If you choose not to use caffeine or want to boost your energy further, the next step should be a “mitochondrial accelerator”. These are supplements that help your cells produce more energy. The exact form of energy that our body uses is a chemical called ATP. Examples of this include forskolin, theobromine, synephrine, cordyceps sinensis, and even methylene blue (a popular dye used for medical purposes). Each of these supplements work by improving the function of your mitochondria giving you energy at a cellular level. They have extremely low side effects, usually give an ambient feeling, and have no noticeable lack of energy after the effects wear off. For a great way to boost natural energy levels for long periods of time, try using some mitochondrial accelerators in your stack.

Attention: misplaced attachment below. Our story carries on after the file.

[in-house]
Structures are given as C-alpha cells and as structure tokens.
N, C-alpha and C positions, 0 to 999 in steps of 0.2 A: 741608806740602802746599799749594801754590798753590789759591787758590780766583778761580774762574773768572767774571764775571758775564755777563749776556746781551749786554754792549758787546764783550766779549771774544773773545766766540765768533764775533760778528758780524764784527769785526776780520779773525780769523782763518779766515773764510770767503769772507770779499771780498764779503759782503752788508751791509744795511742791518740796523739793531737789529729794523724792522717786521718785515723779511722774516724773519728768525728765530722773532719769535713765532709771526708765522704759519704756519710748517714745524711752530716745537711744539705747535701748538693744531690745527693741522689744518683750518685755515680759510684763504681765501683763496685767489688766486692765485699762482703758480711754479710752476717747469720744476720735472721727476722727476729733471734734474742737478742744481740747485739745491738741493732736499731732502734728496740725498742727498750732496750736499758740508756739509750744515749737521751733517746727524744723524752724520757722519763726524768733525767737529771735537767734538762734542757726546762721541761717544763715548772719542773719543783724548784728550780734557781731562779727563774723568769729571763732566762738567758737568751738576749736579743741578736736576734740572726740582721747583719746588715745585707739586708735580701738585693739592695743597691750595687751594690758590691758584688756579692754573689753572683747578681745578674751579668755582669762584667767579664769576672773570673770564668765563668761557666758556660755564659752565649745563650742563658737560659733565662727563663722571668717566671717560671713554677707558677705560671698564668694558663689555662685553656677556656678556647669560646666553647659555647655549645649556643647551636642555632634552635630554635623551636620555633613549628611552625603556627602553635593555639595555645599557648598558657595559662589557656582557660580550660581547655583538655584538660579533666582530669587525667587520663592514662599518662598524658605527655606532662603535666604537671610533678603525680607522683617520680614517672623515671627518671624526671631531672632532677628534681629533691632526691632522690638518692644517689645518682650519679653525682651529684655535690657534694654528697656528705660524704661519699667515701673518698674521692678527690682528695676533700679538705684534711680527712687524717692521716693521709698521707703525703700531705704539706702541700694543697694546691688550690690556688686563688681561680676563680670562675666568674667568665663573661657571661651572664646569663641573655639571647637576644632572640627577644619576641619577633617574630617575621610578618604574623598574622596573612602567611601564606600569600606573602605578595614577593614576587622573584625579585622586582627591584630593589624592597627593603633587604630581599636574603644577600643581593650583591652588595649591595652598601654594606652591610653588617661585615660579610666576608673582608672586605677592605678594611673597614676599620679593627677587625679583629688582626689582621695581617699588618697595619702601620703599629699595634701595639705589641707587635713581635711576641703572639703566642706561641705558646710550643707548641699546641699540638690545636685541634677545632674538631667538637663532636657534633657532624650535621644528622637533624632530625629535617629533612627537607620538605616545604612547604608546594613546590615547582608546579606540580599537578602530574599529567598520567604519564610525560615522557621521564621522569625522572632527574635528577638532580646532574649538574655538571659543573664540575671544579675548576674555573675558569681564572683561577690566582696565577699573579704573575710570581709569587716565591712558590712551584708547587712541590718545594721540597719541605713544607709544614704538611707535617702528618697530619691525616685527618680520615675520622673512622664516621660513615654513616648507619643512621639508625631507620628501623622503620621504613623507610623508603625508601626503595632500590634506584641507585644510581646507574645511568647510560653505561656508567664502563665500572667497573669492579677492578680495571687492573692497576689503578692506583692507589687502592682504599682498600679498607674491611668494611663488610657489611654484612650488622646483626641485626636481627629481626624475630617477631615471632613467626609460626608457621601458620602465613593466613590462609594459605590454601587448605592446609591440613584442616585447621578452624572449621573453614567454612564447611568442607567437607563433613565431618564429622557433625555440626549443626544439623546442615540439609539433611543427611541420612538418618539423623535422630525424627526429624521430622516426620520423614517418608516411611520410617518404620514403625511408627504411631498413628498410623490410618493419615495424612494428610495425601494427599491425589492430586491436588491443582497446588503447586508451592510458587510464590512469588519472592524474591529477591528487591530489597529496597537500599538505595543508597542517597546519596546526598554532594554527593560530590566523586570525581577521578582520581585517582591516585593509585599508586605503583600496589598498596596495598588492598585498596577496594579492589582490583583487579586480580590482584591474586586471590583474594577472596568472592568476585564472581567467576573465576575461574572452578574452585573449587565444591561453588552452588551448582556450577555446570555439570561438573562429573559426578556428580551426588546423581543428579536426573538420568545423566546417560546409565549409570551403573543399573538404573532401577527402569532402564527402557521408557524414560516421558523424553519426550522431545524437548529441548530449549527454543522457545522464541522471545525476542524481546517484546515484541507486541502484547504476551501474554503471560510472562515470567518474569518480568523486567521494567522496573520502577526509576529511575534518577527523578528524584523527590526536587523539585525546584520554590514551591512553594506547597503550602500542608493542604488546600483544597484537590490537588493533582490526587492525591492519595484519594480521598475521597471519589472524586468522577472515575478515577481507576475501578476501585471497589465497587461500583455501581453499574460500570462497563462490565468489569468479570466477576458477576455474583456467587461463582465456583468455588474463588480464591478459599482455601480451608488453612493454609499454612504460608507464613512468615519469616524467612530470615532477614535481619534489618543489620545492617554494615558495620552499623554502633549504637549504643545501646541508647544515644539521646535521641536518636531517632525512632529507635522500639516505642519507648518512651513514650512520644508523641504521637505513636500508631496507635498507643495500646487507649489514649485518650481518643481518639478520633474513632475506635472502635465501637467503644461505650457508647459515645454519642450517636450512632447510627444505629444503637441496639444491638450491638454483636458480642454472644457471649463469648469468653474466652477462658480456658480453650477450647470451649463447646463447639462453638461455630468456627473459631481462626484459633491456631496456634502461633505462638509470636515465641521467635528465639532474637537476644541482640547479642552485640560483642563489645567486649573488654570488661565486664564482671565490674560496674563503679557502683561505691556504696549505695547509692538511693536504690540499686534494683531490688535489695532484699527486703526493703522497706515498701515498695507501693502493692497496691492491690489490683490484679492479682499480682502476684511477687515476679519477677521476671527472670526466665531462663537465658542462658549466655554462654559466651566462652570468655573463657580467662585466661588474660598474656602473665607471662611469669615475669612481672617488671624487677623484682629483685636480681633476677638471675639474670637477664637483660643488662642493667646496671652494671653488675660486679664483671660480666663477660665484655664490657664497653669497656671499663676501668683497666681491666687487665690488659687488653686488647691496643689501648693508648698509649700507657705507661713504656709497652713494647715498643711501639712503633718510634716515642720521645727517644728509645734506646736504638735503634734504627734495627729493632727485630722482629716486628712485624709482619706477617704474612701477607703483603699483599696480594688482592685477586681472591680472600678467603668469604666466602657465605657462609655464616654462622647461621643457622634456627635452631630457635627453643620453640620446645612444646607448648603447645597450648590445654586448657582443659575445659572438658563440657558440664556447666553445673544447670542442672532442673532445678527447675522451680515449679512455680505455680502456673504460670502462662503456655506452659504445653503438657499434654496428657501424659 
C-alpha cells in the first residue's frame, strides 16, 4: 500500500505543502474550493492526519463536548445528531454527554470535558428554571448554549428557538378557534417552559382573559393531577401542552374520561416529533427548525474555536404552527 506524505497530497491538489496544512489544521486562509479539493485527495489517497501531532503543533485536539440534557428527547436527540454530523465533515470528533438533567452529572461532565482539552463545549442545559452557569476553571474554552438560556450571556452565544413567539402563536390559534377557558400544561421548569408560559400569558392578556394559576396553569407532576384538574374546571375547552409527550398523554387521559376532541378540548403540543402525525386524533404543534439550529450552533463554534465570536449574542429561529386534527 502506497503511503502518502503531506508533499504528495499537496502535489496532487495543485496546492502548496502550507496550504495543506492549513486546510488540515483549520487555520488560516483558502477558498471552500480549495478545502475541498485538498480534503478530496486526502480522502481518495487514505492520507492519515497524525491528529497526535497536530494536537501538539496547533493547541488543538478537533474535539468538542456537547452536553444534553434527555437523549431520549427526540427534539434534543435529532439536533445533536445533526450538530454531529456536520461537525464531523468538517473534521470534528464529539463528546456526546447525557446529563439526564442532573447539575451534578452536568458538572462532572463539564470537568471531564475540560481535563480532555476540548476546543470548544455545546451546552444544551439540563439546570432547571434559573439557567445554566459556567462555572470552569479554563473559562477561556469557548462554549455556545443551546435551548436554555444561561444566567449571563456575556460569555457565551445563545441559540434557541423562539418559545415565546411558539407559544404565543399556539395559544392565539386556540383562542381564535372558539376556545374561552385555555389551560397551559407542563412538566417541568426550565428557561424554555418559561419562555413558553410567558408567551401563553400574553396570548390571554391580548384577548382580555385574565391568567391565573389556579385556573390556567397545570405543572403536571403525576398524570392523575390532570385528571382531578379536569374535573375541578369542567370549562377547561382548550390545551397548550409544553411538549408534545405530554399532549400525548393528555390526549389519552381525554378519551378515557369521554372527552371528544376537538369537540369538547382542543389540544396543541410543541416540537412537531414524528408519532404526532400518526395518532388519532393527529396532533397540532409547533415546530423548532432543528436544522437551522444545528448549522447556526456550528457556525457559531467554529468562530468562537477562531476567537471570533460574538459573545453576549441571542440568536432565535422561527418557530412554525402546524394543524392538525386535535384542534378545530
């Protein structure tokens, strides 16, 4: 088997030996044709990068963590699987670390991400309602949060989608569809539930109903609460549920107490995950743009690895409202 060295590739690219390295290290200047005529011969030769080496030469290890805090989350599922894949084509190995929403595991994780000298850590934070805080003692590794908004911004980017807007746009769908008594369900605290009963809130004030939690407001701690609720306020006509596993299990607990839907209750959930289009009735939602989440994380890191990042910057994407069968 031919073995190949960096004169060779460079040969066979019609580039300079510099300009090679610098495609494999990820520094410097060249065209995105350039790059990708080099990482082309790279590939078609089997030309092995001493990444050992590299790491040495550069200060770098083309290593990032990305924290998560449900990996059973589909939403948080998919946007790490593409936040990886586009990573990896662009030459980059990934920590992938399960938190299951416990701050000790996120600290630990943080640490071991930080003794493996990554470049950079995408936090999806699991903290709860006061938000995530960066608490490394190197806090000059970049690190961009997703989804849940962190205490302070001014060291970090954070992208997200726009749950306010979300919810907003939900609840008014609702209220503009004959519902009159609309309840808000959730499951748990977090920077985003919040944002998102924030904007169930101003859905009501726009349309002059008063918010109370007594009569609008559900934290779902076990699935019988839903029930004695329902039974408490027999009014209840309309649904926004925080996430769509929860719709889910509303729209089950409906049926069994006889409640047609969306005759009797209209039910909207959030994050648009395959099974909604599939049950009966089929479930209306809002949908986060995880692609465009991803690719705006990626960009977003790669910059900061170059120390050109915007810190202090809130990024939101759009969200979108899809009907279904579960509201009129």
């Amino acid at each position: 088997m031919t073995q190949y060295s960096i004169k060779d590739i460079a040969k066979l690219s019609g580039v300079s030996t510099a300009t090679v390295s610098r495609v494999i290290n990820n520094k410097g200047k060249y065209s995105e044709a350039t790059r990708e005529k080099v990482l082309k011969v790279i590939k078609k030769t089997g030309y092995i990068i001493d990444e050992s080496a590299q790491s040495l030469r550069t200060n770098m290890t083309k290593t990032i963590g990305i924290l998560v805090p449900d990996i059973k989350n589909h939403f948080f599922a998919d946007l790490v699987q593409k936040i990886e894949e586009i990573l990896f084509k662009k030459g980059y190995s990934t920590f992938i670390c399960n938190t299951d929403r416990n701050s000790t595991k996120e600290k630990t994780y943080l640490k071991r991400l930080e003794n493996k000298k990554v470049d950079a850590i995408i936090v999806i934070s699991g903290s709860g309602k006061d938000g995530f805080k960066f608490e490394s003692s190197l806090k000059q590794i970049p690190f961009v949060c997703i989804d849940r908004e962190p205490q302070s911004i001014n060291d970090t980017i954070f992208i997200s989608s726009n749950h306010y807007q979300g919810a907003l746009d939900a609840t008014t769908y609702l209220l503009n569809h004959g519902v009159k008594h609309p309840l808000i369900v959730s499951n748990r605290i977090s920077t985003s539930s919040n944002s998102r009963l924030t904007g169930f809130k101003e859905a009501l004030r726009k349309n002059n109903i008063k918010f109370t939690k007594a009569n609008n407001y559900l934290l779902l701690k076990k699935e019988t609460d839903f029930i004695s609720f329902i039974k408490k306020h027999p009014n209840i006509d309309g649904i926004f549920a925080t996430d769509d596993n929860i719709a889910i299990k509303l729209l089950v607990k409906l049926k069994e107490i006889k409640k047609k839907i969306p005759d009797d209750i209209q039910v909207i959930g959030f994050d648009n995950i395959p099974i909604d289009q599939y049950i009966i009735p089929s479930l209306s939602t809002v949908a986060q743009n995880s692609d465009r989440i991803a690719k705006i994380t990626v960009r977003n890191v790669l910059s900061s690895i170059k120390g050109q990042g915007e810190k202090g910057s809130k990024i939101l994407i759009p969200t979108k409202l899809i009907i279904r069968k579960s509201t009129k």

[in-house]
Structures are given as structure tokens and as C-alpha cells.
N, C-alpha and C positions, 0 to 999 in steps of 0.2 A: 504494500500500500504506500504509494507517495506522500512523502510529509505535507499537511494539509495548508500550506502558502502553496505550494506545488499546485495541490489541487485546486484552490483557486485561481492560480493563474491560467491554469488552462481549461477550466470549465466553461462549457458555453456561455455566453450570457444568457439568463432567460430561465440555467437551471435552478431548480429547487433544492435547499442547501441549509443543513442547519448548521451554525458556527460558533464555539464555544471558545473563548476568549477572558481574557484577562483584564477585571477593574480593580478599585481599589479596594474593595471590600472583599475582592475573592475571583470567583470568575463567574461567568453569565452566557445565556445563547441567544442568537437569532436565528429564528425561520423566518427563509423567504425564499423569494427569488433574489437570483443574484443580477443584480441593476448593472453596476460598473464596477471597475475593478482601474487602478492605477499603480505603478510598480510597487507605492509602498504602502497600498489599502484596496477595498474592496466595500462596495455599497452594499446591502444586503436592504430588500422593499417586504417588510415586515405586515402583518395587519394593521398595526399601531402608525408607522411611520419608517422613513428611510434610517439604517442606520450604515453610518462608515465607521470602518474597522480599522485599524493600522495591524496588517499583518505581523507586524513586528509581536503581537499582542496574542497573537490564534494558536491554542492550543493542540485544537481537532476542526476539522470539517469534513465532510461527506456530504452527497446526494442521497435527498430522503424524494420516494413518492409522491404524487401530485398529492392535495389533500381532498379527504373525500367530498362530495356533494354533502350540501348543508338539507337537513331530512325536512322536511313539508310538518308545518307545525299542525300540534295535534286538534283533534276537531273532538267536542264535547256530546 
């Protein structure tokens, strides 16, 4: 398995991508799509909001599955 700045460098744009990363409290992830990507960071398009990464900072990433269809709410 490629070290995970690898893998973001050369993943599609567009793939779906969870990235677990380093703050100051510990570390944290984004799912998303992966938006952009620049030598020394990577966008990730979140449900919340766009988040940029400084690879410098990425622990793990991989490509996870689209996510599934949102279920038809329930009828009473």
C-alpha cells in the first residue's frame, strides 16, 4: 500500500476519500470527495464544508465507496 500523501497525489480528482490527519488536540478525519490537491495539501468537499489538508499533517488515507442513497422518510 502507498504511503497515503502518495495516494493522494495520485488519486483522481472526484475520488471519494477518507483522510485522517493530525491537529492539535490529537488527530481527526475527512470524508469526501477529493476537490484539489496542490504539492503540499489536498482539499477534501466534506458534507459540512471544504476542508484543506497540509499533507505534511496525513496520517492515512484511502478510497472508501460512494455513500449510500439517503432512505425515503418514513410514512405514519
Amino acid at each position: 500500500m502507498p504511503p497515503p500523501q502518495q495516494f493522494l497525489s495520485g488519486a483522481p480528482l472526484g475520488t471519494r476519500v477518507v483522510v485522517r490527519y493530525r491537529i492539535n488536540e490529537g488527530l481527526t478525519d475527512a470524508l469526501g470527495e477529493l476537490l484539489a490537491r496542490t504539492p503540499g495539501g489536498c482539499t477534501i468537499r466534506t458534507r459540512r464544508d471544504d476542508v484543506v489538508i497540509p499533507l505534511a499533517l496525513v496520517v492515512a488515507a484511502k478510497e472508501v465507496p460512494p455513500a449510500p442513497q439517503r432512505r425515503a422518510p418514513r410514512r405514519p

Adaptogens